Cuala Activation Schedule

The women of Cuala turned out in their droves, like that episode of Fr. Ted where all the women congregate to see Eoin Mc Love, the lovely, jumper-mad TV presenter.  Cuala was the place to be last night and Ken was our Eoin Mc Love, promising weight loss, trimmed post-Christmas turkey bodies and a good laugh while we were at it.

I turned up late (typical Cuala style), filled in my health form and handed my small sum to the women who looked like they knew what to do with it. It was blisteringly cold out so I layered on tights, socks, tracksuits bottoms and a thermal top….which I would immediately regret when I started planking.

Barbara took to the centre of the room and 37 women looked on awaiting further instruction. The stretches were good. The verbal aerobics was better and despite not knowing anyone well enough to justify being there I couldn’t help but have a giggle at some of the conversations around me.

Their gossiping, giddy cacophony filled the room in seconds. I figured there were, in total, about 4 people who attended that hadn’t  given birth (including myself and two men.) None the less, we stuck together and did all right.

We were surrounded by people with a variety of gear, from new, shiny tracksuits courtesy of Santa, old tracksuits from school PE days, no tracksuits, battered runners, Penny’s excuses- for- runners and Nike pro ‘trainers.’ I can genuinely say I have never been to a gym, a pool or a pilates  class where, women especially, have been so brave and bold about getting red faced and sweaty in public. There was no embarrassment, competition, snobbery or waiting for machines. It was all encouragement, fits of hilarity and serious activation.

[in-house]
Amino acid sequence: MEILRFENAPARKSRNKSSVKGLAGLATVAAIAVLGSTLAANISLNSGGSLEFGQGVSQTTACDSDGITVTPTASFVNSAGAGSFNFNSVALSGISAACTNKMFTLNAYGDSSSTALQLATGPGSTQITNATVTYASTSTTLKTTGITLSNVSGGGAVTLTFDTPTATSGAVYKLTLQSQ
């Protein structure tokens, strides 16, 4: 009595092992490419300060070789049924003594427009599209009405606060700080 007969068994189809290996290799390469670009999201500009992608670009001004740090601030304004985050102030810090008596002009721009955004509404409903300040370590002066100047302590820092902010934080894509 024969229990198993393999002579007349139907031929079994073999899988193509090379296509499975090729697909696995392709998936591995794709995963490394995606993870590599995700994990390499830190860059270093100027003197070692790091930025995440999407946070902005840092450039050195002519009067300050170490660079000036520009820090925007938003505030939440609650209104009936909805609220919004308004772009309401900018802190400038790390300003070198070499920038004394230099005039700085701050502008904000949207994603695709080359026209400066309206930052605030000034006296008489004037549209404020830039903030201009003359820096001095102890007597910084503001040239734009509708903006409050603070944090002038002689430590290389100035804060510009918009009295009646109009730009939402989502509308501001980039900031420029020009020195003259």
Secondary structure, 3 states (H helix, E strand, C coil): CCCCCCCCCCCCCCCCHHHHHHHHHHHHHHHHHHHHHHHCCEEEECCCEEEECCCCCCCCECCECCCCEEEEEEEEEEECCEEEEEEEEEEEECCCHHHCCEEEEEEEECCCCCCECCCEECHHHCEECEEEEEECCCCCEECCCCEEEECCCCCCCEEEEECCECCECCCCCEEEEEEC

Squats up first. Ease us into it. Then planks and wobble boards, push ups, sit ups, steps and running.  Sounds like a form of torture – didn’t feel far off it either. My competitive streak waned, even as my Mother joined in, as I realised there was no stopping me laughing. This was all about the craic and ‘holding the farts in’ as Ken encouraged. Women wouldn’t know about that kind of thing.

We finished with a cool down…where the cool bit came into that I don’t know. We had to run to the end of the hall lifting our knees right up as high as possible. The women beside me planted her foot so hard on another runner’s arse in front, I thought the one in front would leave bruised and the kicker die of embarrassment.  We soon finished, the cacophony died off and I came to realise why my family are so besotted with this club. Cuala remains what I hear people call ‘old Dublin’ and it is a way of living.

Little Miss Activate